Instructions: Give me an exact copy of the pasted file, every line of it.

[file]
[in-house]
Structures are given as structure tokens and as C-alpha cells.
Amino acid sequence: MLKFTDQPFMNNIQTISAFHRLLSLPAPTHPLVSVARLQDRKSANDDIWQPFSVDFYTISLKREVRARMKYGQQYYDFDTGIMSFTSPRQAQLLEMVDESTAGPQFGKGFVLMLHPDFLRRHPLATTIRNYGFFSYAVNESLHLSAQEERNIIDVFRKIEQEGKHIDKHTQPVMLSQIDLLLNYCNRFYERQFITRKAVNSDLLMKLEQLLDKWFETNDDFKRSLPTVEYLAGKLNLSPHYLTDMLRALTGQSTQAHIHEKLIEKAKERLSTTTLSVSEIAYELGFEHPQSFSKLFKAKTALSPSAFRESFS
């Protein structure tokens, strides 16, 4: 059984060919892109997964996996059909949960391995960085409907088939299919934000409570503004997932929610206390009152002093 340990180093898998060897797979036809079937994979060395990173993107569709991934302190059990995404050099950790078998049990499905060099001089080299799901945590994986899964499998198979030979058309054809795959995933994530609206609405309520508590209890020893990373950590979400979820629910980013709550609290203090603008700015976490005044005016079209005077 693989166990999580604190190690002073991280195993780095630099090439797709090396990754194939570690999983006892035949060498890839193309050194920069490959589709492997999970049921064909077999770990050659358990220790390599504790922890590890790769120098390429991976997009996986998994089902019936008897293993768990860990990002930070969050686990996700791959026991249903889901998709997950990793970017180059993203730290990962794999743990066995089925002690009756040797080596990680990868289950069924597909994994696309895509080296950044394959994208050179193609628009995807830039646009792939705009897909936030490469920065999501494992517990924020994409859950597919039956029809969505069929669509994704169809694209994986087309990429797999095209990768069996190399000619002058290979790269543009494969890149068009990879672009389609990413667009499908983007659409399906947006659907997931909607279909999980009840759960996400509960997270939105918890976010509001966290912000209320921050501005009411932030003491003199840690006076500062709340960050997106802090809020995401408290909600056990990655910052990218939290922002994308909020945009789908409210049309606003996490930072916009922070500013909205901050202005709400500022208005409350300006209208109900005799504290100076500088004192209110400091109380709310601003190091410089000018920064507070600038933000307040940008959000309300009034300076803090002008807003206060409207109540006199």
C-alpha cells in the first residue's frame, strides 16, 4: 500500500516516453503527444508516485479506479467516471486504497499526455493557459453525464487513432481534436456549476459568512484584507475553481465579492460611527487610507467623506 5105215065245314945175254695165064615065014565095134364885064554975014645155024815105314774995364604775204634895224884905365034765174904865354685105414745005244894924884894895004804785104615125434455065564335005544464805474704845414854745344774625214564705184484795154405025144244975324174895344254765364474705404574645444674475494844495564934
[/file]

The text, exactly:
[in-house]
Structures are given as structure tokens and as C-alpha cells.
Amino acid sequence: MLKFTDQPFMNNIQTISAFHRLLSLPAPTHPLVSVARLQDRKSANDDIWQPFSVDFYTISLKREVRARMKYGQQYYDFDTGIMSFTSPRQAQLLEMVDESTAGPQFGKGFVLMLHPDFLRRHPLATTIRNYGFFSYAVNESLHLSAQEERNIIDVFRKIEQEGKHIDKHTQPVMLSQIDLLLNYCNRFYERQFITRKAVNSDLLMKLEQLLDKWFETNDDFKRSLPTVEYLAGKLNLSPHYLTDMLRALTGQSTQAHIHEKLIEKAKERLSTTTLSVSEIAYELGFEHPQSFSKLFKAKTALSPSAFRESFS
């Protein structure tokens, strides 16, 4: 059984060919892109997964996996059909949960391995960085409907088939299919934000409570503004997932929610206390009152002093 340990180093898998060897797979036809079937994979060395990173993107569709991934302190059990995404050099950790078998049990499905060099001089080299799901945590994986899964499998198979030979058309054809795959995933994530609206609405309520508590209890020893990373950590979400979820629910980013709550609290203090603008700015976490005044005016079209005077 693989166990999580604190190690002073991280195993780095630099090439797709090396990754194939570690999983006892035949060498890839193309050194920069490959589709492997999970049921064909077999770990050659358990220790390599504790922890590890790769120098390429991976997009996986998994089902019936008897293993768990860990990002930070969050686990996700791959026991249903889901998709997950990793970017180059993203730290990962794999743990066995089925002690009756040797080596990680990868289950069924597909994994696309895509080296950044394959994208050179193609628009995807830039646009792939705009897909936030490469920065999501494992517990924020994409859950597919039956029809969505069929669509994704169809694209994986087309990429797999095209990768069996190399000619002058290979790269543009494969890149068009990879672009389609990413667009499908983007659409399906947006659907997931909607279909999980009840759960996400509960997270939105918890976010509001966290912000209320921050501005009411932030003491003199840690006076500062709340960050997106802090809020995401408290909600056990990655910052990218939290922002994308909020945009789908409210049309606003996490930072916009922070500013909205901050202005709400500022208005409350300006209208109900005799504290100076500088004192209110400091109380709310601003190091410089000018920064507070600038933000307040940008959000309300009034300076803090002008807003206060409207109540006199």
C-alpha cells in the first residue's frame, strides 16, 4: 500500500516516453503527444508516485479506479467516471486504497499526455493557459453525464487513432481534436456549476459568512484584507475553481465579492460611527487610507467623506 5105215065245314945175254695165064615065014565095134364885064554975014645155024815105314774995364604775204634895224884905365034765174904865354685105414745005244894924884894895004804785104615125434455065564335005544464805474704845414854745344774625214564705184484795154405025144244975324174895344254765364474705404574645444674475494844495564934